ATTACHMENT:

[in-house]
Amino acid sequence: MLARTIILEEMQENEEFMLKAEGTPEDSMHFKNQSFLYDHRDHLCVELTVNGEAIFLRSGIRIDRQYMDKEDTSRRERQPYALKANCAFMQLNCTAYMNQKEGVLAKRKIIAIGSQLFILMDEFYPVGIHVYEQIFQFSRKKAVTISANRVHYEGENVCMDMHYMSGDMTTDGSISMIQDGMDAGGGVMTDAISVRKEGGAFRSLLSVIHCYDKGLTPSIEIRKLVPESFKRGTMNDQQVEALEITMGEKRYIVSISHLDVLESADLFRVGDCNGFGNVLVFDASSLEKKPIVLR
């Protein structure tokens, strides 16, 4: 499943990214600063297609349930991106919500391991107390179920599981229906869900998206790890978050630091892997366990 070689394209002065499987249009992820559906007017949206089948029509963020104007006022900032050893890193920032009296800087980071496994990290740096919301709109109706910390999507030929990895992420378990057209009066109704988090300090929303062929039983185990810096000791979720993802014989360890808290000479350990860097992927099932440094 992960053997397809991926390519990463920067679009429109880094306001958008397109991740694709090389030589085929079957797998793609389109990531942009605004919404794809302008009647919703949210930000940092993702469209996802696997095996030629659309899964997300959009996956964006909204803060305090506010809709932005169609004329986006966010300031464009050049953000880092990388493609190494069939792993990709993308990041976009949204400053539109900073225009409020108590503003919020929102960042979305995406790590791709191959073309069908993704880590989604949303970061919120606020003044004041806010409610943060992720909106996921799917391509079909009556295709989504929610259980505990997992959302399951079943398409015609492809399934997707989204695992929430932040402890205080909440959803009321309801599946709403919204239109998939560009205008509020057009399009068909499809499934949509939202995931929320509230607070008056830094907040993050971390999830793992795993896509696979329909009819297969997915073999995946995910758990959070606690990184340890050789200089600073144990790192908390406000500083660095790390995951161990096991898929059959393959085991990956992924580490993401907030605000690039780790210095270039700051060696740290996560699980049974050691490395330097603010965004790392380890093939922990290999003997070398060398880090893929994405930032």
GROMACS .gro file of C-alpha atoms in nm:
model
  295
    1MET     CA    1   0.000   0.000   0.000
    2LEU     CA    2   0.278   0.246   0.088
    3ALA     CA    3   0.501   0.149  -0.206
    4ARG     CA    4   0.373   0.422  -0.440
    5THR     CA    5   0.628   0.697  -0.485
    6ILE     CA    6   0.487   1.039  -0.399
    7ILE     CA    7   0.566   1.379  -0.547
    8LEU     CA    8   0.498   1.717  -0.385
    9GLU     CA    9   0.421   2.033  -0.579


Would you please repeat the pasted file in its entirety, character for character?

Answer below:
[in-house]
Amino acid sequence: MLARTIILEEMQENEEFMLKAEGTPEDSMHFKNQSFLYDHRDHLCVELTVNGEAIFLRSGIRIDRQYMDKEDTSRRERQPYALKANCAFMQLNCTAYMNQKEGVLAKRKIIAIGSQLFILMDEFYPVGIHVYEQIFQFSRKKAVTISANRVHYEGENVCMDMHYMSGDMTTDGSISMIQDGMDAGGGVMTDAISVRKEGGAFRSLLSVIHCYDKGLTPSIEIRKLVPESFKRGTMNDQQVEALEITMGEKRYIVSISHLDVLESADLFRVGDCNGFGNVLVFDASSLEKKPIVLR
């Protein structure tokens, strides 16, 4: 499943990214600063297609349930991106919500391991107390179920599981229906869900998206790890978050630091892997366990 070689394209002065499987249009992820559906007017949206089948029509963020104007006022900032050893890193920032009296800087980071496994990290740096919301709109109706910390999507030929990895992420378990057209009066109704988090300090929303062929039983185990810096000791979720993802014989360890808290000479350990860097992927099932440094 992960053997397809991926390519990463920067679009429109880094306001958008397109991740694709090389030589085929079957797998793609389109990531942009605004919404794809302008009647919703949210930000940092993702469209996802696997095996030629659309899964997300959009996956964006909204803060305090506010809709932005169609004329986006966010300031464009050049953000880092990388493609190494069939792993990709993308990041976009949204400053539109900073225009409020108590503003919020929102960042979305995406790590791709191959073309069908993704880590989604949303970061919120606020003044004041806010409610943060992720909106996921799917391509079909009556295709989504929610259980505990997992959302399951079943398409015609492809399934997707989204695992929430932040402890205080909440959803009321309801599946709403919204239109998939560009205008509020057009399009068909499809499934949509939202995931929320509230607070008056830094907040993050971390999830793992795993896509696979329909009819297969997915073999995946995910758990959070606690990184340890050789200089600073144990790192908390406000500083660095790390995951161990096991898929059959393959085991990956992924580490993401907030605000690039780790210095270039700051060696740290996560699980049974050691490395330097603010965004790392380890093939922990290999003997070398060398880090893929994405930032």
GROMACS .gro file of C-alpha atoms in nm:
model
  295
    1MET     CA    1   0.000   0.000   0.000
    2LEU     CA    2   0.278   0.246   0.088
    3ALA     CA    3   0.501   0.149  -0.206
    4ARG     CA    4   0.373   0.422  -0.440
    5THR     CA    5   0.628   0.697  -0.485
    6ILE     CA    6   0.487   1.039  -0.399
    7ILE     CA    7   0.566   1.379  -0.547
    8LEU     CA    8   0.498   1.717  -0.385
    9GLU     CA    9   0.421   2.033  -0.579